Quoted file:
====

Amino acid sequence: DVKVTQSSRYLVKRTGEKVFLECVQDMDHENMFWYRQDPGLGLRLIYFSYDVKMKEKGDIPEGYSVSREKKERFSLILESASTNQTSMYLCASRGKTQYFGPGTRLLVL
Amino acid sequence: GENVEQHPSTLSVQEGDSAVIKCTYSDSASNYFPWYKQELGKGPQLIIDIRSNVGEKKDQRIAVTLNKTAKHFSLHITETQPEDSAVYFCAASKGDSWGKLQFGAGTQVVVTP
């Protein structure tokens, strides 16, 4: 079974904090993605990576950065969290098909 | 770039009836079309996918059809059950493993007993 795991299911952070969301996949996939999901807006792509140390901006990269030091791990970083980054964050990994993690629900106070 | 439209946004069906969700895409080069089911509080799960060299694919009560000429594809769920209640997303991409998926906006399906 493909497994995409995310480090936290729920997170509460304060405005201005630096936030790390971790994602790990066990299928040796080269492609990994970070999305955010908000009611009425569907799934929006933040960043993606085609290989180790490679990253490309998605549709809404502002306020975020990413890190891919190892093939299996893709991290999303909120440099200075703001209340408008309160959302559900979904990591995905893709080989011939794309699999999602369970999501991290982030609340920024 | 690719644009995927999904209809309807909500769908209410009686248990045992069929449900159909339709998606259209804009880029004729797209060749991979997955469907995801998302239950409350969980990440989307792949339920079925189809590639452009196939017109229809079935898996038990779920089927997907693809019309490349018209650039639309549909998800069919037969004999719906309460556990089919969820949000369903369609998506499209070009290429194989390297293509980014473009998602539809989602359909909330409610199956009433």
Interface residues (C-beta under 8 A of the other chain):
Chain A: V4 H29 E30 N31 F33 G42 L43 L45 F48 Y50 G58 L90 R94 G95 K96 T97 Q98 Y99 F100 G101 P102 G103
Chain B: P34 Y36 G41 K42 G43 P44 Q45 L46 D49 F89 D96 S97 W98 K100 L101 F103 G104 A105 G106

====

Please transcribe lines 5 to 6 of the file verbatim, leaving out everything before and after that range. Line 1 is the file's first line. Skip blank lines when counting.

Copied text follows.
Chain A: V4 H29 E30 N31 F33 G42 L43 L45 F48 Y50 G58 L90 R94 G95 K96 T97 Q98 Y99 F100 G101 P102 G103
Chain B: P34 Y36 G41 K42 G43 P44 Q45 L46 D49 F89 D96 S97 W98 K100 L101 F103 G104 A105 G106